The Political Economy of J. R. R. Tolkien

     The PPE curriculum, philosophy and political economy, was I suppose an Oxford invention, calculated to combine the reflective, intellectual aspects of thought with the arts of politics and economics.  It suggested that what we do in the marketplace and in the forum is grounded in a set of philosophic principles.   With Tolkien this was certainly true; his pen carried with it the entire freight of the Christianity into which he was baptized when his mother became a Roman Catholic in Birmingham about 1903.  The most visible, obviously operant principle was Tolkien’s conviction that Eden had existed, and that the rebellion was real, marking human actions with the brokenness that belongs to a fallen will.  

     We can know something of what Tolkien might have considered the ideal society from his descriptions of the Shire in the Lord of the Rings and the Hobbit.   Although there are occasionally houses, most hobbits live in excavated space under the hill which is accessed by round doors, the round doors being a clue to the anti-industrial character of the Shire.  A hobbit’s concerns are genealogy and food, and communal feasting seems to be the nearest that Shire life comes to having  a sacrament. Unless, of course, you want to count the exchange of re-gifted objects.  Charles Williams, who was in Oxford in December 1944, commenting on the unpublished text, saw that the great thing about the book was not Frodo and his heroic vocation but the fact that the center was not in strife and war but “In freedom, peace, and good liking.”  

     Hobbits, as Gollum shows, can be corrupted, and Tolkien sees the world as the work of corrupted Hobbits who want to exercise power through organization and regimentation.    In the Lord of the Rings this is Sauron, who would organize the world right into slavery; in England in the 1940s it is your local county council.  When Christopher wrote complaining of the waste and stupidity of camp life, Tolkien replied remembering his own experience in 1917 and 1918:  “What makes it so exasperating is that . . . its worst features are unnecessary, and due to human stupidity, which (as the planners refuse to see) is always magnified indefinitely by ‘organization.’  . . . However it is, humans’ beings what they are, quite inevitable, and the only cure (short of universal Conversion) is not to have wars—nor planning, nor organization, nor regimentation.”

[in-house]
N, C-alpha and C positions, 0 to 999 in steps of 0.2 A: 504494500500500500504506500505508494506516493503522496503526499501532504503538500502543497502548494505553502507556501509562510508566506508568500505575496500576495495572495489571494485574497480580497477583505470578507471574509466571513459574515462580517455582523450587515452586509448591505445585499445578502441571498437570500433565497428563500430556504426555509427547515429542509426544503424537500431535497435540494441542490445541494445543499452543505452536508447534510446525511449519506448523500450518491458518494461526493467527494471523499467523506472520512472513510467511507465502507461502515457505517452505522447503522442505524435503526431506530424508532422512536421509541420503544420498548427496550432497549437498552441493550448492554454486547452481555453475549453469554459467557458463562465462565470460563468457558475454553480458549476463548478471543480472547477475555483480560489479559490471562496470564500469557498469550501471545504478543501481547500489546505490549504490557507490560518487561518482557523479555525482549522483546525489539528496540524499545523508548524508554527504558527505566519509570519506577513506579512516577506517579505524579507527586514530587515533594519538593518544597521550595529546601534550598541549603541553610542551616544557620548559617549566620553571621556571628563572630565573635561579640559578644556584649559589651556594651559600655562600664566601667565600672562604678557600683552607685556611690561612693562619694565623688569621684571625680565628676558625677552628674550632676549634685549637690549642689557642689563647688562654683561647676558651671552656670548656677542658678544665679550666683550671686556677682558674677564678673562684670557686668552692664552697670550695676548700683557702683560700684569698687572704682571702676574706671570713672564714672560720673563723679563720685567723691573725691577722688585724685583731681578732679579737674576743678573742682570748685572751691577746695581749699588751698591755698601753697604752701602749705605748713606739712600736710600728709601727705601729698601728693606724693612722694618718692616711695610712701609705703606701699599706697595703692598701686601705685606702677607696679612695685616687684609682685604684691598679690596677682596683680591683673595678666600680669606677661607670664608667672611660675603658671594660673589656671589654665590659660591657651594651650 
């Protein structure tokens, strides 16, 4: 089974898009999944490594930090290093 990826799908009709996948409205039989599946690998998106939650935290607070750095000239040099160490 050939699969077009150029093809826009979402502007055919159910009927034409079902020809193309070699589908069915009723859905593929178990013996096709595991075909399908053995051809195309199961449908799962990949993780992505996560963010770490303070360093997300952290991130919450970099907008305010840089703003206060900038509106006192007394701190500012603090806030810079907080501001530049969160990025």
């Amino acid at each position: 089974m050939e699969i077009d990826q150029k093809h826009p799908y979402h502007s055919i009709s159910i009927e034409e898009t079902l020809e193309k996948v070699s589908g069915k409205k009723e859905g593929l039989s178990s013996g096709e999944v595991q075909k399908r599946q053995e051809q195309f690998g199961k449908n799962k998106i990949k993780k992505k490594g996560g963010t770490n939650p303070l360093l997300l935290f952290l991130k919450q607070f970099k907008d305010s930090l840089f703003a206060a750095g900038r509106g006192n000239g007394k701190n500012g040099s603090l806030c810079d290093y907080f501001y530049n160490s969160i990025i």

In July 1944, the invasion of Europe well under way, Christopher, who was flying over the channel, wrote of  flock skimming martins he had seen.  Tolkien replied, “That touches the heart of things, doesn’t it? There is the tragedy and despair of all machinery laid bare.  Unlike art, which is content to create a new secondary world in the mind, it attempts to actualize desire, and so to create power in this World, and that cannot really be done with any satisfaction.  Labor-saving machinery only creates endless and worse labor.  And in addition to this fundamental disability of a creature, is added the Fall, which makes our devices not only fail of their desire but turn to a new and horrible evil.  So we come inevitably from Daedalus and Icarus to the giant bomber.  It is not an advance in wisdom!  This terrible truth, . . .  sticks out so plainly and so horrifyingly exhibited in our time, with its even worse meaning for the future, that it seems almost a worldwide mental disease that only a tiny minority perceive it.” On 30 January 1945 Tolkien wrote, “Well, the First War of the Machines seems to be drawing toward its final chapter—leaving alas, everyone the poorer, many bereaved or dead and only one thing triumphant: the Machines.  As  the servants of the Machines are becoming a privileged class, the Machines are going to be enormously more powerful.   What’s their next move?”